It’s quite the challenge though, and perhaps never so clearly indicated as by Safelite®’s recent addendum whereby it now seeks to go beyond standards of repair and replacement practices to actually regulate the business conduct of its participants. By venturing into this area it may seem as a case in point that the network may be leaning into “too big to fail” territory, as it tries to corral a wide range of participants into a single product offering. It is likely to be very difficult, if not impossible for a large network to monitor and enforce all of the stipulations on which it seeks agreement from its numerous participants.
It makes me wonder if the newest Safelite® addendum might actually be showing off some of the real challenges that at least one of the largest network entities is experiencing in trying to solve a problem and meet its entire customer needs.
As I mentioned, every AGRR network must attempt to cobble together its own group of AGRR service providers (participant) attempting to provide a service model that it hopes attracts its targeted customer(s).
That’s the networks strategy. Now how about your decisions as an independent AGRR retailer? It’s probably best to make your own assessment of how network participation fits into your overall marketing and sales strategy. You may not be able to avoid networks altogether, as most insurance companies require that billing for the service provided be processed through a network. But remember, in all cases, it is the choice of every AGRR company to decide whether it will or won’t participate in the opportunity to receive repairs or replacements from every AGRR network. As an AGRR retailer, you may prefer to do work for one or more of the networks because the network provides value to you in exchange for the value you provide. Some AGRR retailers choose not to agree to the pricing or service requirements that a network has on participating. That again is the choice of the AGRR retailer. It’s probably not a good strategy if you’re relying on a network for your repairs and replacements, but if you do you should be consistently working on lowering your costs as you can be assured that the network will be looking for you to lower the value you receive for repairs or replacements.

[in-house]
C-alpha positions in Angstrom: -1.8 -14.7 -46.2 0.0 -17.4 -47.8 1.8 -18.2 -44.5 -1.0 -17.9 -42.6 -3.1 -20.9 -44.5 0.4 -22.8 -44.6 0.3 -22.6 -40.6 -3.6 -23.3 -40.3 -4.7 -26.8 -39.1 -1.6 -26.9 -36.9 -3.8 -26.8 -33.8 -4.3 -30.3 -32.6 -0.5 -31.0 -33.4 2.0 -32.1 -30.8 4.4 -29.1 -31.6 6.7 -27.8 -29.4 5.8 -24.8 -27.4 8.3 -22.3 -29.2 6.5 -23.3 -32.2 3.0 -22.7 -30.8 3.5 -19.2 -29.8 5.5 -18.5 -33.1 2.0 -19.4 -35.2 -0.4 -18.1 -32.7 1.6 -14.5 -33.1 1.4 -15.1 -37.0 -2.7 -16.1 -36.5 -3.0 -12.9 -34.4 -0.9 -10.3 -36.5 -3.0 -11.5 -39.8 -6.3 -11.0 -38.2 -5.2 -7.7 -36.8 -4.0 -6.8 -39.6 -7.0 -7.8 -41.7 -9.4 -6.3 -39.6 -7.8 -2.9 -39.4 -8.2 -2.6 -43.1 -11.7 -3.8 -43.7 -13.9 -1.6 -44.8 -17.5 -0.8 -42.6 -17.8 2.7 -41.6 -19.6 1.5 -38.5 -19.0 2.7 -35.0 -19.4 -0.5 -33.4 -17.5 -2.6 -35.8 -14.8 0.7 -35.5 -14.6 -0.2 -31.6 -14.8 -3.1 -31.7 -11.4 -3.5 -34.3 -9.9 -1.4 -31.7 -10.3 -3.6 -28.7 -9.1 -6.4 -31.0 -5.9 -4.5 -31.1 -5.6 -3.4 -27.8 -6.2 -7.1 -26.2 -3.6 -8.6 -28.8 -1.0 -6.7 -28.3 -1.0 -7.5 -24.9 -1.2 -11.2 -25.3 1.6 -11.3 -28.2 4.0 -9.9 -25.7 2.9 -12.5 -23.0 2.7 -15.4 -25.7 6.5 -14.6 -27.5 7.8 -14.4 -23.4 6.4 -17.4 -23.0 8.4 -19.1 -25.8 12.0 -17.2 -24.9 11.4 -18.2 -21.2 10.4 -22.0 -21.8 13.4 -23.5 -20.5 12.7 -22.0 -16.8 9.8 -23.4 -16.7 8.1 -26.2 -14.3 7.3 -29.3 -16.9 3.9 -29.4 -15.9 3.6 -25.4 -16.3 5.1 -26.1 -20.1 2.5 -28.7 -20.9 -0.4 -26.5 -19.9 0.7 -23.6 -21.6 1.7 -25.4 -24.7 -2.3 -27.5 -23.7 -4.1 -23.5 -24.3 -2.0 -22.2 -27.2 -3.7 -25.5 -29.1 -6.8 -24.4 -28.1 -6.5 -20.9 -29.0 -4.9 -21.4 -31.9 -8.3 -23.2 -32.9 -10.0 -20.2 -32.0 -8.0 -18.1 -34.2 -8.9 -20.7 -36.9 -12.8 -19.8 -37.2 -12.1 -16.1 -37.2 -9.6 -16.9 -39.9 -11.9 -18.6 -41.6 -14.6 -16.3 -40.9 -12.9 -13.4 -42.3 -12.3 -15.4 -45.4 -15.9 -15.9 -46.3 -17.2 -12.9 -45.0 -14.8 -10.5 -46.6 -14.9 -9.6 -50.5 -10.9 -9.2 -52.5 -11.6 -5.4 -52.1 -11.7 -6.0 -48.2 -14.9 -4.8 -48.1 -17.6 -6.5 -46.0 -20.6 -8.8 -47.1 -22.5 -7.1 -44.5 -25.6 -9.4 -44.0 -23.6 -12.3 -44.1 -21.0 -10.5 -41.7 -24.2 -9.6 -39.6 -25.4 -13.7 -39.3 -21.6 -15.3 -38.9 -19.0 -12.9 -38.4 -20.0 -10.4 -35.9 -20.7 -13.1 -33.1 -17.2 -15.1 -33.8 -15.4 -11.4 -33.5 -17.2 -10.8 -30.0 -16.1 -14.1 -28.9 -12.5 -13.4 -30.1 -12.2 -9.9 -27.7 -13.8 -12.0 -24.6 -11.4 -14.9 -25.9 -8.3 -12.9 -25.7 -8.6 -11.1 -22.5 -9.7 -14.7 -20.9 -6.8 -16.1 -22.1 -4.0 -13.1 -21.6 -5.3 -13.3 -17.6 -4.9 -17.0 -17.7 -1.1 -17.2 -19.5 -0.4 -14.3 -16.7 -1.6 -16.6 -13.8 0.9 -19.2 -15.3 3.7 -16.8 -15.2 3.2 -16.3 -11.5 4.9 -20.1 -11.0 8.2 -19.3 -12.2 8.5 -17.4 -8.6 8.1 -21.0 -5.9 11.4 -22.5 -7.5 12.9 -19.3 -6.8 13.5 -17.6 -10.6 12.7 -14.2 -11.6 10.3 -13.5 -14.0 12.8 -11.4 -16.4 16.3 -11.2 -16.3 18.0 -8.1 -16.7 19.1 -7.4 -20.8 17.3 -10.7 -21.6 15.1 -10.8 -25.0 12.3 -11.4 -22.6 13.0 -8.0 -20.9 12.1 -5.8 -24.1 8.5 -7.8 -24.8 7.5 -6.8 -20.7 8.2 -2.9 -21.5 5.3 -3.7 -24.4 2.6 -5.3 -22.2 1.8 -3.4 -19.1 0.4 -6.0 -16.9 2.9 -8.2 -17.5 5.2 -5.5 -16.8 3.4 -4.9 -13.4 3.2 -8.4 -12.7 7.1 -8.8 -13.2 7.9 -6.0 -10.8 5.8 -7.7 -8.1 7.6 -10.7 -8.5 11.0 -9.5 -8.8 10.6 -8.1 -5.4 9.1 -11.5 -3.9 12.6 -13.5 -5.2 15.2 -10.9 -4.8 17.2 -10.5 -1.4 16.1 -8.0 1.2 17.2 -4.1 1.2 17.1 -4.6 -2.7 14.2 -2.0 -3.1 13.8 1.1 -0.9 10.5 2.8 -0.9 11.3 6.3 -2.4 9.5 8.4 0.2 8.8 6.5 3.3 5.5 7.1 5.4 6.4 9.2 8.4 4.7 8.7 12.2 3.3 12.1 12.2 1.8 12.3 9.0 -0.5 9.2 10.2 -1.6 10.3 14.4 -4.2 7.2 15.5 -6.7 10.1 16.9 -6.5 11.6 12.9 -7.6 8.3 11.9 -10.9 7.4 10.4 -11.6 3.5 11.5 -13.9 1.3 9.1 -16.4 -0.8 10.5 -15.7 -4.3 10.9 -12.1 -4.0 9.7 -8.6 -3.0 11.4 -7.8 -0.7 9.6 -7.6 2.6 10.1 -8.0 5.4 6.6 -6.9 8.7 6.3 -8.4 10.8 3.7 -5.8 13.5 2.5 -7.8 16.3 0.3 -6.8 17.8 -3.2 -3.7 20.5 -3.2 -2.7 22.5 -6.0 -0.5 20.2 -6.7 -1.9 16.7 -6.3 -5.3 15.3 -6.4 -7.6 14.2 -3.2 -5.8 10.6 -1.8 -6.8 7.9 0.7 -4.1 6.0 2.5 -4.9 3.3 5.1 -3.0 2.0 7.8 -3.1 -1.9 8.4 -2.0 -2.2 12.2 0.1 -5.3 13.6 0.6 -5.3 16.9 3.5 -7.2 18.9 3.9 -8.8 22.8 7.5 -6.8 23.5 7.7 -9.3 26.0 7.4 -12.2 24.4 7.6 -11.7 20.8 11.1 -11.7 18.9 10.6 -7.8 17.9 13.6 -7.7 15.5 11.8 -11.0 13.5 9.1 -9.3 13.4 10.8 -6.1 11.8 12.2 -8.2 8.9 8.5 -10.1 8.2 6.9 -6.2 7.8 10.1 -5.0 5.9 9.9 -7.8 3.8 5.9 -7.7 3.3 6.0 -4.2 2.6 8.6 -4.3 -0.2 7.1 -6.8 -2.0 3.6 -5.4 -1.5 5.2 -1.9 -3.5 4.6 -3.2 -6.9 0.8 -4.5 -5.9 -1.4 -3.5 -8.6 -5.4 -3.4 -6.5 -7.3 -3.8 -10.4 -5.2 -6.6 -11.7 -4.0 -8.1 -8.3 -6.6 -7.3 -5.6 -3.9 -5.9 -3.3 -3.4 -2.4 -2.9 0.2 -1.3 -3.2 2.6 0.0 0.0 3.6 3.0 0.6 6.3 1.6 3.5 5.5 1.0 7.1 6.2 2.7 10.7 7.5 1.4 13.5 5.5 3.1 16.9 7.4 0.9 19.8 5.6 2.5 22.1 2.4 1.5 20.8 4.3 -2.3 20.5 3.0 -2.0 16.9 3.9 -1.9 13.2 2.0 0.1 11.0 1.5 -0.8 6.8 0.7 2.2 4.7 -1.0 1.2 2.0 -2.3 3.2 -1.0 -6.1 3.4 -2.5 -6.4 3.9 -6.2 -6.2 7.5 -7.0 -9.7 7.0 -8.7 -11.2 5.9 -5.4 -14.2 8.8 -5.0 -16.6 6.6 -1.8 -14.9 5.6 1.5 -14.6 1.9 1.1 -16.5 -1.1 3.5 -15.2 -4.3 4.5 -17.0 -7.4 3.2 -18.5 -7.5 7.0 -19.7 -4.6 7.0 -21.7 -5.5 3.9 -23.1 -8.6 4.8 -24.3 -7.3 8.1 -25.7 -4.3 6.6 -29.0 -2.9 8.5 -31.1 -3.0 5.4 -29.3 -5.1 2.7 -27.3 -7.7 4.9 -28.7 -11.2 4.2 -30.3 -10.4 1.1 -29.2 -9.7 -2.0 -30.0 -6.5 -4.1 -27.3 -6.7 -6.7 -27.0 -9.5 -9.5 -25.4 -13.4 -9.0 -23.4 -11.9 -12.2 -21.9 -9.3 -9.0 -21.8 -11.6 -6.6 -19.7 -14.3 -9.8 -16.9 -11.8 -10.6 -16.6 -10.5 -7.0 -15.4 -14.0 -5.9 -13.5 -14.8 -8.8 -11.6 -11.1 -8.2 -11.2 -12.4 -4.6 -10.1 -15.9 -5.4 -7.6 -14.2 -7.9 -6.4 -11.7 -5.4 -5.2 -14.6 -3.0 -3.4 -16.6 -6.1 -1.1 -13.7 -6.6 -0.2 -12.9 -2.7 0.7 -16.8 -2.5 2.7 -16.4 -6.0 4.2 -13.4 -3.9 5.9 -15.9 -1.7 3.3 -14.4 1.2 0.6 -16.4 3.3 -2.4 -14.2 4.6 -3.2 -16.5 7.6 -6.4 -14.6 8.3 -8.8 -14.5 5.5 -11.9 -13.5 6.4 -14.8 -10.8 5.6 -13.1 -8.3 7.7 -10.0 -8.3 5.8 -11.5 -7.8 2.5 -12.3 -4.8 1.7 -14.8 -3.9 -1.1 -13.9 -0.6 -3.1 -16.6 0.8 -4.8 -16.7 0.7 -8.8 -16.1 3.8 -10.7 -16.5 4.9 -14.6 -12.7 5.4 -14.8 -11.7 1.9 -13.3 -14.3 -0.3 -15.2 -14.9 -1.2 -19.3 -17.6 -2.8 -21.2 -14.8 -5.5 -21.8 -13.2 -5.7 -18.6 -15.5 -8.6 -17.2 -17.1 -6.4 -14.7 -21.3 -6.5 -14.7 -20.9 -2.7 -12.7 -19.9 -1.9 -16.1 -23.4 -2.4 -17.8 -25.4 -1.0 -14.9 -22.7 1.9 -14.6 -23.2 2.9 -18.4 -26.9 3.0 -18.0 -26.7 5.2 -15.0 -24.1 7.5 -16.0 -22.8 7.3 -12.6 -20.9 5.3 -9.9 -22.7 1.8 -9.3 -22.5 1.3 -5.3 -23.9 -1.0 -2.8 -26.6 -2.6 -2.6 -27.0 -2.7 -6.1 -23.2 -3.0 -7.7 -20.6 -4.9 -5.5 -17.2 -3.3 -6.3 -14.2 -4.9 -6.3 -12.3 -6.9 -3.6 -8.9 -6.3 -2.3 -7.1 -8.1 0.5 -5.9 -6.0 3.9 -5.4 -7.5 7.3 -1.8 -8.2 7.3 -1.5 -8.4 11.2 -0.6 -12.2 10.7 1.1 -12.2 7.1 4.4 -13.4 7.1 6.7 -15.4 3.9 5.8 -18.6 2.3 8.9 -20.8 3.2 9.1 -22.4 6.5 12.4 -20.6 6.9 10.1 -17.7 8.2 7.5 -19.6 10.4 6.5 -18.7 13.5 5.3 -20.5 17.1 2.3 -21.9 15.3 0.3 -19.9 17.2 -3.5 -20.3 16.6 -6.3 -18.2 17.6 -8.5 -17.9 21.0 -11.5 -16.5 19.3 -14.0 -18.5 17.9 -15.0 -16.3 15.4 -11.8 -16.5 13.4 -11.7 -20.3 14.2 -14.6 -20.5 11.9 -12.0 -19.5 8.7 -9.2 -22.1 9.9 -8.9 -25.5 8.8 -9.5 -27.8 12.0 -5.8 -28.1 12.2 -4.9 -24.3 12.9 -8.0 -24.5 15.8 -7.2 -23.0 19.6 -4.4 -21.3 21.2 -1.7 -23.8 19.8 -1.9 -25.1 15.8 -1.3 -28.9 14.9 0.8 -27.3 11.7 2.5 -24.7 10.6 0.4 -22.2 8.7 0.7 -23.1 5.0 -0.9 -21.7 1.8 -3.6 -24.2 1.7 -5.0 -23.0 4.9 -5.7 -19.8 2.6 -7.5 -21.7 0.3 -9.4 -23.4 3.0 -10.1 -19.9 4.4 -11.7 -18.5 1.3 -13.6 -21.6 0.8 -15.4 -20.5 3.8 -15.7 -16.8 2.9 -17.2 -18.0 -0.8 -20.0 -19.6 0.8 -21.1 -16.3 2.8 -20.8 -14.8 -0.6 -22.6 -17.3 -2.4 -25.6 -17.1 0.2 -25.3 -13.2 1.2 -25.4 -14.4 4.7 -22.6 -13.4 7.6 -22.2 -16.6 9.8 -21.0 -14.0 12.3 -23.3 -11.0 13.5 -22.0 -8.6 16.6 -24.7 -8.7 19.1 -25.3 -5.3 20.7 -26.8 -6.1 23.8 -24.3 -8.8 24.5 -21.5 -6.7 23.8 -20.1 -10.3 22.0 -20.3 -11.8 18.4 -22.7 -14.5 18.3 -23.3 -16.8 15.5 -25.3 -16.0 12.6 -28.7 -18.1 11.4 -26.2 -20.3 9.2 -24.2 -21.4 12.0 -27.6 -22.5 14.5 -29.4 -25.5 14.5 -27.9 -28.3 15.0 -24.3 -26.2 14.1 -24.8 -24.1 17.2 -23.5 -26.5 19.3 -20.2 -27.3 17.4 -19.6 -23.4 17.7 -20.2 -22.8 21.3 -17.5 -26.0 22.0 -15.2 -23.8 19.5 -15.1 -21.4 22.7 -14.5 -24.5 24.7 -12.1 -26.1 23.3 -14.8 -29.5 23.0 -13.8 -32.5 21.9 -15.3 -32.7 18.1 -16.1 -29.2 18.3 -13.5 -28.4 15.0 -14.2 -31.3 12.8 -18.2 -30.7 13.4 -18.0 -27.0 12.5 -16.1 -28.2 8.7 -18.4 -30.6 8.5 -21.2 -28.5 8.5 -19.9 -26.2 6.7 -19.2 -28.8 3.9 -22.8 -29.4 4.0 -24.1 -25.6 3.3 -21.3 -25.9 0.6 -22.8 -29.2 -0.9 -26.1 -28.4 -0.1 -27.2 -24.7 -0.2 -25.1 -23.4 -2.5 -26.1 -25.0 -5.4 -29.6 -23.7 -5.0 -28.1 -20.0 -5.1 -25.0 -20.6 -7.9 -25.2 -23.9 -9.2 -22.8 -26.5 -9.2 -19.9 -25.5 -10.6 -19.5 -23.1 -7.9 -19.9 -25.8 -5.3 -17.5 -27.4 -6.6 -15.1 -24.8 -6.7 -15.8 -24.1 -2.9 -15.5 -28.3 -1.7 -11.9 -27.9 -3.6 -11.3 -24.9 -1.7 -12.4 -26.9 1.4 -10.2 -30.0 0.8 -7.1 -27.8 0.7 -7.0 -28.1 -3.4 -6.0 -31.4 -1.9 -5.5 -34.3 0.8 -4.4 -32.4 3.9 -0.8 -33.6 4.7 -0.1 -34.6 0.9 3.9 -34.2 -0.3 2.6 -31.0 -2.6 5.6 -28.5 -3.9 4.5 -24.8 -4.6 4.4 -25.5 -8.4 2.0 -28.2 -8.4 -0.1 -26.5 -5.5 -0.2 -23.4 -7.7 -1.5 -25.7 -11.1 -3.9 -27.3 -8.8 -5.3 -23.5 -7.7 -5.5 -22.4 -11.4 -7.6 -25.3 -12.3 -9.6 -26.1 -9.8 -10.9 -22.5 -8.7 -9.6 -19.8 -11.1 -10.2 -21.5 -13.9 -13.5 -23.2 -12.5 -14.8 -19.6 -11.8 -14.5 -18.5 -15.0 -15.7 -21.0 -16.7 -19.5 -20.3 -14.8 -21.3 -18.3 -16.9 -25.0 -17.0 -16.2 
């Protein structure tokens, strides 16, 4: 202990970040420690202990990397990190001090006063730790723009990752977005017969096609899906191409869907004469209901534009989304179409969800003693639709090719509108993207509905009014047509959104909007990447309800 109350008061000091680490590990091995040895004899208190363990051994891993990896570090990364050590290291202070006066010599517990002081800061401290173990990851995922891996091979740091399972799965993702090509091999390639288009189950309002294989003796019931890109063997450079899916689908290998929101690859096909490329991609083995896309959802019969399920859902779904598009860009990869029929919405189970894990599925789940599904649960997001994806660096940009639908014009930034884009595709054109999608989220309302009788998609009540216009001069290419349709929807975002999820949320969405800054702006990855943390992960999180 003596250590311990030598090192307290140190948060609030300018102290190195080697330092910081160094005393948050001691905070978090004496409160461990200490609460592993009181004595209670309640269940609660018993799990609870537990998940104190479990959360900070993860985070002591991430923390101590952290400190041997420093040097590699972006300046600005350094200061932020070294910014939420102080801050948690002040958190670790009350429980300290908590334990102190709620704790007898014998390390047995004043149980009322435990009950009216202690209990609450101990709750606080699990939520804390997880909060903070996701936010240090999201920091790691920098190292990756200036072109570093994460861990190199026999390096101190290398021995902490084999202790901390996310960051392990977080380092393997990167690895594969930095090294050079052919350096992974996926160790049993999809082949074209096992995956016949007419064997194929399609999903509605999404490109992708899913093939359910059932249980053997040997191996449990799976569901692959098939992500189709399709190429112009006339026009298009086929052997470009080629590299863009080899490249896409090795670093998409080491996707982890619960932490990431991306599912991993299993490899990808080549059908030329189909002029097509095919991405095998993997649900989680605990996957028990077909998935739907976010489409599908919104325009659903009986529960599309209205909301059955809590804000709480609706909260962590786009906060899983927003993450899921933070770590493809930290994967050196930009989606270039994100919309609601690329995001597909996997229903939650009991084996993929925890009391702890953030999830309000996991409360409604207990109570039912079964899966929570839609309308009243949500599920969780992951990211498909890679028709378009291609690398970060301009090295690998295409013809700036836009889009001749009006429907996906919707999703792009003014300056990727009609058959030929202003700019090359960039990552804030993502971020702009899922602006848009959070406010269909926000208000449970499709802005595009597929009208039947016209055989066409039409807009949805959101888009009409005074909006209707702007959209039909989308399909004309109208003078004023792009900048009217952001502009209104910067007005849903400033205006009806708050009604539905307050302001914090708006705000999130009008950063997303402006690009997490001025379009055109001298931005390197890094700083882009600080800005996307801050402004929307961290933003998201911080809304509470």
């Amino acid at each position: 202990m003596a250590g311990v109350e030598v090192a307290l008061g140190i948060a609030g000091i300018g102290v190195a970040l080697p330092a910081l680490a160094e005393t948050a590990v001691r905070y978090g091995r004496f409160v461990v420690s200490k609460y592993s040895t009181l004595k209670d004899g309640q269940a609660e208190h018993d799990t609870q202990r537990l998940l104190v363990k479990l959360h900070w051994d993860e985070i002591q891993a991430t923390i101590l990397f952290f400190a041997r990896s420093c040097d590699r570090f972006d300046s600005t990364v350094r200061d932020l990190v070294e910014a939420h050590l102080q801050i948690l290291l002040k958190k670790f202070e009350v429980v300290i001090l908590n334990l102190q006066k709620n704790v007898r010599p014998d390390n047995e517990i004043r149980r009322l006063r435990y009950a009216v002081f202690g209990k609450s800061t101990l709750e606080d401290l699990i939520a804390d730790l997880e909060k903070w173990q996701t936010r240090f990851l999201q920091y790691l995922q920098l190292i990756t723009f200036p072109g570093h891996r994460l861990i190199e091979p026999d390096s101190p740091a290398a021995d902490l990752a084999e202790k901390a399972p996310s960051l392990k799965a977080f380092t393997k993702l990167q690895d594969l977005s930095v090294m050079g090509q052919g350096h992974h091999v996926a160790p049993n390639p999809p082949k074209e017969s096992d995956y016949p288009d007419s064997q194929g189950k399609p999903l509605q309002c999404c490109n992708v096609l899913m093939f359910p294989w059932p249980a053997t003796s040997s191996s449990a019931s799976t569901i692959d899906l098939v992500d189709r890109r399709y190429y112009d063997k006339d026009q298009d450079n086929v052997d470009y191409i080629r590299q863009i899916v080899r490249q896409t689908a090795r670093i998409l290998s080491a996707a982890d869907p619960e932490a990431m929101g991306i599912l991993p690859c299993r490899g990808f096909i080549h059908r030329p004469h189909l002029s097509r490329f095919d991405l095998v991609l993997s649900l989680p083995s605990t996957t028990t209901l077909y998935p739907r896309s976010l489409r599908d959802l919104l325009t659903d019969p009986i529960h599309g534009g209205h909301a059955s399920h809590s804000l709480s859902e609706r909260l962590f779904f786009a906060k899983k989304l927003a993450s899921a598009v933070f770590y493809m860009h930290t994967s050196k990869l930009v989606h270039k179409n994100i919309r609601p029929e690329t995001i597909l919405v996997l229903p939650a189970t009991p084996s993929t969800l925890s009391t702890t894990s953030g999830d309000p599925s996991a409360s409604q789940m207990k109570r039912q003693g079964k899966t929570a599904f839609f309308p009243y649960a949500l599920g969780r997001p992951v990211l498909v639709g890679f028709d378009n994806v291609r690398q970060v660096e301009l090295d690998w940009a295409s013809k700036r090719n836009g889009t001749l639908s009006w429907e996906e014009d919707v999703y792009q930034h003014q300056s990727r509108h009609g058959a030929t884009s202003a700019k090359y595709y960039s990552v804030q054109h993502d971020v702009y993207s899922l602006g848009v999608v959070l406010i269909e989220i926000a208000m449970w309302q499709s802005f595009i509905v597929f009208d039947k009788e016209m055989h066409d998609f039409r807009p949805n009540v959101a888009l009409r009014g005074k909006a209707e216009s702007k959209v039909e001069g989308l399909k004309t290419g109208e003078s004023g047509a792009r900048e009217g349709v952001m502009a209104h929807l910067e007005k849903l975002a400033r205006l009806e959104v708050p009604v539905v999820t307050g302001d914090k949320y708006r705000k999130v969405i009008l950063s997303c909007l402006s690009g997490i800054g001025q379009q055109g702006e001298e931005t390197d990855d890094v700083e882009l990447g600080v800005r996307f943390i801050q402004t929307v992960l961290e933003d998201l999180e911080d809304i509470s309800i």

Networks are an established part of the AGRR industry and they aren’t going to go away. Legislative initiatives may be attempted state by state to help regulate or moderate how networks operate, but networks do provide value to the customers that use them. Whether or not the networks that operate today will be in business five years from now will be determined by the value, service and quality that it provides to its customers. Only the strong will survive. More on how networks operate in a future blog posting.
Perhaps the best advice for today’s AGRR retailer is simpler than we all have been thinking: “focus intently on the customer, listen to what they need, and set about to do the right thing.” A very simple and straightforward concept.
Sam Walton is quoted as saying,.
“There is only one boss. The customer. And he can fire everybody in the company from the chairman on down, simply by spending his money somewhere else.”
Stay focused on your customer and provide value to them and you should do okay.
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(Autographed Pin Flag from Ernie Els last major win in 2002 at The Open Championship held in Scotland)
Perseverance is a key trait to achieving success in any undertaking. It doesn’t matter if it’s a personal one or one that you have in your business life. It doesn’t matter whether the undertaking is a big or small one. The ability to maintain an unrelenting focus on any goal that you are pursuing requires you to work through the difficulties and obstacles that confront you.
This past Sunday you saw that trait in the 2012 Champion Golfer of the Year – Ernie Els – by his winning The Open Championship that was played this past week at Royal Lytham & St Annes Golf Club in Lancanshire, England. The Open is the 3rd of the four majors (The Masters, The U.S. Open, The Open Championship, and The PGA Championship) which are held each year and where winning one of them defines a PGA Tour player’s career.
Sunday’s final round was a test for the 83 tour players who had made the cut after the end of the second round on Friday. Only Ernie and 8 other players were able to shoot under par on Sunday with Ernie carding a 2 under par. After 72 holes were played during The Open Championship this year only 18 golfers scored level par or better. Ernie was able to put pressure on Adam Scott who had started the final round in the lead at 11 under par and who led the tournament through 16 holes. Ernie made a crucial birdie putt on the final hole of his round that placed added pressure on Adam Scott who ended up bogeying the final 4 holes on Sunday and saw his goal of winning his first major championship slip away.